Much to the dismay of many football fans, the Seahawks became the first team with a losing record to win their division and be awarded a home playoff game.
Sports fans generally pull for the underdog and root against the defending champions, unless of course it is their team looking to repeat.
In 1980, Americans celebrated together as our hockey team won the Olympic gold. This great moment in sports history was dubbed “The Miracle on Ice” because no one believed that the Russians could be defeated.
In 1983, even the most casual March Madness fan cheered for Jim Valvano’s NC State Wolfpack as they shocked the college basketball world by beating Hakeem Olajuwon’s heavily-favored Houston Cougars.
In this year’s Rose Bowl, college football fans across the nation were pulling for TCU to beat Wisconsin to show that small schools can in fact stand toe-to-toe with the “big boys.”
The list goes on and on in real life, and even in the movies. Is there a sports fan alive who wasn’t moved to the brink of tears when Rudy actually fulfilled his dream of suiting up and stepping onto the field for the Fighting Irish of Notre Dame?
As a nation, we love our underdogs. We adopt them as our own as long as they are not playing against our favorite team. We want our favorite teams to string together as many championships as possible, but otherwise loathe the idea of dynasties.
And yet, somehow, the defending Super Bowl champion New Orleans Saints are the sentimental favorites this weekend as they travel across the country to play the 7-9 Seattle Seahawks.
The outrage of a team with a losing record not only making the playoffs but also getting to host the game has football fans in a frenzy.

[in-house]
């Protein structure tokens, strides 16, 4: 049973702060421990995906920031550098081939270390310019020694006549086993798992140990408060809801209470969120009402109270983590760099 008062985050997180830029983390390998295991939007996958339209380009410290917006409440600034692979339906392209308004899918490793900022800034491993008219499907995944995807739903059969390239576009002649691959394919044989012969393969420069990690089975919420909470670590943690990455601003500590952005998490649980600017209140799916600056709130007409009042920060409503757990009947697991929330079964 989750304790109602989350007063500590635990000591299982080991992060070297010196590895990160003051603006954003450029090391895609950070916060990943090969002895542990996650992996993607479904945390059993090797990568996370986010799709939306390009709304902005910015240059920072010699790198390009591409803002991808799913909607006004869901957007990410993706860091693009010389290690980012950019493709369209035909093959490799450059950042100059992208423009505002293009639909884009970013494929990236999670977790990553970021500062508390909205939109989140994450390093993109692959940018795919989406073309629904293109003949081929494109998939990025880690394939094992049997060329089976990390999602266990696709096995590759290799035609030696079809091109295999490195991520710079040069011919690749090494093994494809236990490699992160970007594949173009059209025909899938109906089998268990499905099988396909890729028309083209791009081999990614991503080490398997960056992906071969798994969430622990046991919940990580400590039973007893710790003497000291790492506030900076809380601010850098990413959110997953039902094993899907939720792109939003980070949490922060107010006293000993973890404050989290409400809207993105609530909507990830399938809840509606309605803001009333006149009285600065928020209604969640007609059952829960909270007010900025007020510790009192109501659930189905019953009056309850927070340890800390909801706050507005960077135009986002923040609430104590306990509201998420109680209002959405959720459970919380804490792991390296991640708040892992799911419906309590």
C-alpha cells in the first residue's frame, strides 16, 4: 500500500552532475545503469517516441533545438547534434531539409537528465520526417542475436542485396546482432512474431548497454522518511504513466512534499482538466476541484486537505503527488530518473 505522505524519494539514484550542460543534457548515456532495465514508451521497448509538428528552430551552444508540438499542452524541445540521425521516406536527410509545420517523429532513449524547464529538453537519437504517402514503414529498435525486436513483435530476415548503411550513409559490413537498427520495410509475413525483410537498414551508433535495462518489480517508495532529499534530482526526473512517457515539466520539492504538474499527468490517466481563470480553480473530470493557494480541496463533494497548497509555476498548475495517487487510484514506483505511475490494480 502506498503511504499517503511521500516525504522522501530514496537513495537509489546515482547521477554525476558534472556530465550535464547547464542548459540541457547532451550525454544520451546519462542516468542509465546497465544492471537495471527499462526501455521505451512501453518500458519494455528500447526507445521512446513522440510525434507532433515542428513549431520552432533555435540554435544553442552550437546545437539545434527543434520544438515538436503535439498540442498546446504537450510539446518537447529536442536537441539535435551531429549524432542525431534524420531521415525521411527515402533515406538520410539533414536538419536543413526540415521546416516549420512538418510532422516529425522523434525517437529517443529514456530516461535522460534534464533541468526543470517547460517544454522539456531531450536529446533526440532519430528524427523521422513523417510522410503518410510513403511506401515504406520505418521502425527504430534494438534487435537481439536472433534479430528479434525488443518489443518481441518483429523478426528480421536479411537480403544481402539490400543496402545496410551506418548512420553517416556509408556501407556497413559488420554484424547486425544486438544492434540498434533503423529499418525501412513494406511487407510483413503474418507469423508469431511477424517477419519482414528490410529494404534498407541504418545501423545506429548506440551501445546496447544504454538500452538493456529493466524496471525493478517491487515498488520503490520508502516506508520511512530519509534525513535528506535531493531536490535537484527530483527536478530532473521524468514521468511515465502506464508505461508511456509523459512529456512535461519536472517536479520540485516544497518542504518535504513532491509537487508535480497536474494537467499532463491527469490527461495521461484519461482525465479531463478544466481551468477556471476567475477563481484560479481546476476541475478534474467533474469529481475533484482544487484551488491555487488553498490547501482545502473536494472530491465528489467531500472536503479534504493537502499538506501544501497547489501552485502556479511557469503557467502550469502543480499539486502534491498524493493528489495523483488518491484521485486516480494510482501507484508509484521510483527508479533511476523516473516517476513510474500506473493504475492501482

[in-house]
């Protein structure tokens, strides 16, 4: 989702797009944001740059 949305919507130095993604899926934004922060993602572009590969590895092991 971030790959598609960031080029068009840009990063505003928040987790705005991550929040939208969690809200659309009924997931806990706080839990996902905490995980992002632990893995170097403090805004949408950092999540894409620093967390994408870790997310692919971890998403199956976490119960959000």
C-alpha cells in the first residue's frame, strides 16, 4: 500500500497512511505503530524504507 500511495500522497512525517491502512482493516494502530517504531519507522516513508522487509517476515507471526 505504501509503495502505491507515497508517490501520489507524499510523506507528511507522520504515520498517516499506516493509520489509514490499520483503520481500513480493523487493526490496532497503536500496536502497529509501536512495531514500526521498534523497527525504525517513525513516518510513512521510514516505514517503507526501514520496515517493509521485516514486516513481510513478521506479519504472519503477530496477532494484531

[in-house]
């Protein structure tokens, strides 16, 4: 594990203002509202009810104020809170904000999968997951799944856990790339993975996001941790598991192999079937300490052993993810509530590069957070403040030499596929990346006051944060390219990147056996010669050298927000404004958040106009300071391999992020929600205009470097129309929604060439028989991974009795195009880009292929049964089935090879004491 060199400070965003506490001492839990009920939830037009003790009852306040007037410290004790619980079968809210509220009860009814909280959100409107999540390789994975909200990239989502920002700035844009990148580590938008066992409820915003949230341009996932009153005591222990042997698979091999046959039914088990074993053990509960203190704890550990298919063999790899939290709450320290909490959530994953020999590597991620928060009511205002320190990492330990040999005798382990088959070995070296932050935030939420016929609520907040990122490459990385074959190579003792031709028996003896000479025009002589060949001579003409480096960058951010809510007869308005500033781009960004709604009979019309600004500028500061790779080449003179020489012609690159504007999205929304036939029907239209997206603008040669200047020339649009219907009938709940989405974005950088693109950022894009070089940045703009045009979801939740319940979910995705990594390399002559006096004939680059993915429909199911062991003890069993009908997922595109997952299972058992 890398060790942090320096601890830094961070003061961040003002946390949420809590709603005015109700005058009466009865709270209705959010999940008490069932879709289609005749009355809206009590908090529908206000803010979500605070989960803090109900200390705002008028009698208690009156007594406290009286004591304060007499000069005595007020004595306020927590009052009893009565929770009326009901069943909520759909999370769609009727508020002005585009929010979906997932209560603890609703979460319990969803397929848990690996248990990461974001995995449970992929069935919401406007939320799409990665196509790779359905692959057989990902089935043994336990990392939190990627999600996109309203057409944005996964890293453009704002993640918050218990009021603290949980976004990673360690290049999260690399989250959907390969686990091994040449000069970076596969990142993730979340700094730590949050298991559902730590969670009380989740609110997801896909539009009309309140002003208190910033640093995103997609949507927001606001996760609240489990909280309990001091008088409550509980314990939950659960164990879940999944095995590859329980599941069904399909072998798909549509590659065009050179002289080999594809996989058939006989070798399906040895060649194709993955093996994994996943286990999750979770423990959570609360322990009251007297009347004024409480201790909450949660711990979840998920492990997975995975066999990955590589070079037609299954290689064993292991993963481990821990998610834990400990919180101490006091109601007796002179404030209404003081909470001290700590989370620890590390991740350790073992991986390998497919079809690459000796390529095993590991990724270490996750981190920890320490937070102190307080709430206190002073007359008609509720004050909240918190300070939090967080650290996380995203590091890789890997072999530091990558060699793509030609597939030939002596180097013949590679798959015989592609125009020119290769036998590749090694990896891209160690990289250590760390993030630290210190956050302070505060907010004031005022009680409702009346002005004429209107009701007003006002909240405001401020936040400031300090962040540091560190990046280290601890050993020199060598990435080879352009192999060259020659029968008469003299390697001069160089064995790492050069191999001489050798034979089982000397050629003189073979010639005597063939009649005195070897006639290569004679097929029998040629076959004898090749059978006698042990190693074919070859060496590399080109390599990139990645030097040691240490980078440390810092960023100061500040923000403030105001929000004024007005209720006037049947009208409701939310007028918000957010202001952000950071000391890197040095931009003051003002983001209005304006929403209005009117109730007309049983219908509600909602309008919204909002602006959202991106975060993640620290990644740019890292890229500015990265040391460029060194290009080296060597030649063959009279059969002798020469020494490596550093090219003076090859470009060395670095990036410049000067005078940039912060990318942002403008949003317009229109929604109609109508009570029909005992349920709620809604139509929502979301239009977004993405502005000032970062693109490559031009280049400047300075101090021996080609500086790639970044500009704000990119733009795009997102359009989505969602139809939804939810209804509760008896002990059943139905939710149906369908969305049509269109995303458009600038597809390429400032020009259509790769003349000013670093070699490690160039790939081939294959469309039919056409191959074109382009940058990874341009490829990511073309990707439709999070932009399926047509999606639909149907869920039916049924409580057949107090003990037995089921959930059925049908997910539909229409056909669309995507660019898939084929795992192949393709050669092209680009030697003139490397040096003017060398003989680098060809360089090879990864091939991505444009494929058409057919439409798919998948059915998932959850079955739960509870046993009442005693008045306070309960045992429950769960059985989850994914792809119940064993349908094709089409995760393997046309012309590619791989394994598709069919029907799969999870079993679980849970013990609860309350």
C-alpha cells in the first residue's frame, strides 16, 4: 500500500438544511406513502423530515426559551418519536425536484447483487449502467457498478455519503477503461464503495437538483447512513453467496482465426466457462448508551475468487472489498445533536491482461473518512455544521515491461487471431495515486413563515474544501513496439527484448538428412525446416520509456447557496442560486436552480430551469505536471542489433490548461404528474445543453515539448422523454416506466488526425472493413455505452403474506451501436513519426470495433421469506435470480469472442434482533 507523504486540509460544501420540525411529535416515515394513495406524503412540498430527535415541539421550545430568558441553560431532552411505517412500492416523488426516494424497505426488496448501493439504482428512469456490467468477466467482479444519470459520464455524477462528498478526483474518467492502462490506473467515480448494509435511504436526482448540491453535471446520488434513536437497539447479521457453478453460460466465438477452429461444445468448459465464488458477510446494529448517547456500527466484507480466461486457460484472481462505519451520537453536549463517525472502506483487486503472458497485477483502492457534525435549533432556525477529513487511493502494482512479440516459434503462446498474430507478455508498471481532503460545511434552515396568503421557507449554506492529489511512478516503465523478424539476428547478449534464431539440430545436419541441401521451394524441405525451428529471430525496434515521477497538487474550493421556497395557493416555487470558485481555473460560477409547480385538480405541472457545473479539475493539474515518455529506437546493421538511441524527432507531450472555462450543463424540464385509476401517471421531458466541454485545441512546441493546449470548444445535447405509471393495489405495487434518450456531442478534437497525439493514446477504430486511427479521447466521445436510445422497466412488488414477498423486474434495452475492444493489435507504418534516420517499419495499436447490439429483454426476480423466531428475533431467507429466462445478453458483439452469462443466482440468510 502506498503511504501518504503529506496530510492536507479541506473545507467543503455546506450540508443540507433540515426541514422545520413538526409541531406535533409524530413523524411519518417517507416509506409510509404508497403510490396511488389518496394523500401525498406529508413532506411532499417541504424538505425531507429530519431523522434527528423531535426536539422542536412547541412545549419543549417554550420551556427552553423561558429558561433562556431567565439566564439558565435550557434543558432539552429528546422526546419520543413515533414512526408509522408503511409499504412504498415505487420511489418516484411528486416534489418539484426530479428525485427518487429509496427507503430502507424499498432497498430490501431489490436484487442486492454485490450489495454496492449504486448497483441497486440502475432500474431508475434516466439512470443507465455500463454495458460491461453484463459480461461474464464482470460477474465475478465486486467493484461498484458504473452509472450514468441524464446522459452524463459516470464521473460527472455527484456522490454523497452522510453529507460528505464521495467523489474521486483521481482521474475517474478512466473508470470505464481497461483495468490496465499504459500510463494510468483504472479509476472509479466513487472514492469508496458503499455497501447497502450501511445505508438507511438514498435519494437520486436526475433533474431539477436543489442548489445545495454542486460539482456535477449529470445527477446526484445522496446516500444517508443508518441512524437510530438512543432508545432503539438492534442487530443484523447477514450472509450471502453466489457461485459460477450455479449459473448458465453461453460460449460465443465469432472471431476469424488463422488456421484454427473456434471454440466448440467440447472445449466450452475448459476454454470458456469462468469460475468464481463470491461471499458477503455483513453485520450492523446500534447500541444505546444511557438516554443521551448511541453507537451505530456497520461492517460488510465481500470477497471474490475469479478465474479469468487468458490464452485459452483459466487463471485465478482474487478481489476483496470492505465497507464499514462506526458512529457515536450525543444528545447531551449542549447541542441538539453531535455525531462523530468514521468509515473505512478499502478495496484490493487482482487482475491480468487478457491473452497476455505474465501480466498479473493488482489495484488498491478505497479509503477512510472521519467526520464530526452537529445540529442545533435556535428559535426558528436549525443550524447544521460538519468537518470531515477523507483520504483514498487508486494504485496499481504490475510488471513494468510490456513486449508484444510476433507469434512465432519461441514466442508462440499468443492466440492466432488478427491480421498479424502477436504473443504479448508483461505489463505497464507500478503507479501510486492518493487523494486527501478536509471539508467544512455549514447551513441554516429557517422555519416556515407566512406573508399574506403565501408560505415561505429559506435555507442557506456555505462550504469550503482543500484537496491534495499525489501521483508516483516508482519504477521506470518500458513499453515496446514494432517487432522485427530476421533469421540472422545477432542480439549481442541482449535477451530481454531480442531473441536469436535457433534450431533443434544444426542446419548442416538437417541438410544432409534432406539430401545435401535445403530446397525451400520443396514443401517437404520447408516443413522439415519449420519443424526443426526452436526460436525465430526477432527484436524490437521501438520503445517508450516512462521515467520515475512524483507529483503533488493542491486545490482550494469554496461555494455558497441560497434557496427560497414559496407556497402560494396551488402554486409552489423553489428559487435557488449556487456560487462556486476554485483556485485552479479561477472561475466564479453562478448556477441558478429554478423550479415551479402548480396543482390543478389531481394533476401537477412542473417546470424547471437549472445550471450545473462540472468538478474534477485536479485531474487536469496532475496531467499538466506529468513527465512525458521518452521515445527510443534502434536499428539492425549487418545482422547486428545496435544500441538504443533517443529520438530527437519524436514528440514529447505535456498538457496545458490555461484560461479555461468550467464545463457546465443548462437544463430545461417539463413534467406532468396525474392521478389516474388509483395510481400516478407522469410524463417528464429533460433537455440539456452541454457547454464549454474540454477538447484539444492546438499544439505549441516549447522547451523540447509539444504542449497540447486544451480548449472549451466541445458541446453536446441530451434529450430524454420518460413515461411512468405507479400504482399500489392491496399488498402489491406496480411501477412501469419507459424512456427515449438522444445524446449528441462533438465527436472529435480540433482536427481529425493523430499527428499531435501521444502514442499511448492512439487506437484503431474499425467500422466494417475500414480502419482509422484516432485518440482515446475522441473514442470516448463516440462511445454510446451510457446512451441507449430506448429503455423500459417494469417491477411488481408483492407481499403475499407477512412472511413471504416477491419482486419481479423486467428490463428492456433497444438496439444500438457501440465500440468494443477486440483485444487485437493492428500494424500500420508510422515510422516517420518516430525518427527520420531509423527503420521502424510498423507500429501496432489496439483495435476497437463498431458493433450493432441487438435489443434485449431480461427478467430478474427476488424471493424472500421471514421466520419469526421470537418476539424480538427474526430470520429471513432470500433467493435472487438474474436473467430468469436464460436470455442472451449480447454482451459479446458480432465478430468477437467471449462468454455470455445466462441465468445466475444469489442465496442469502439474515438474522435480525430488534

Many emotional fans want the NFL to institute a rule which prevents losing teams from making the playoffs, while most rational fans are just hopeful that the NFL will consider seeding playoff teams in the future based on their regular-season record.
Is it fair that the Saints will have to travel across the country and possibly play in bad weather because they were not fortunate enough to be in a division as weak as the NFC West? Absolutely not!
But it is the system that currently exists, so the only recourse for disgruntled fans is to root as hard as possibly for the Super Bowl champion Saints to knock off the Seattle Seahawks, the perceived interlopers of the NFL playoffs.
It is hard to believe that the day has finally arrived where sports fans are uniting together to encourage the coach to keep Rudy on the bench and stop him from fulfilling his dreams.
But the day is actually here, and I would be lying if I said that I wasn’t one of those fans.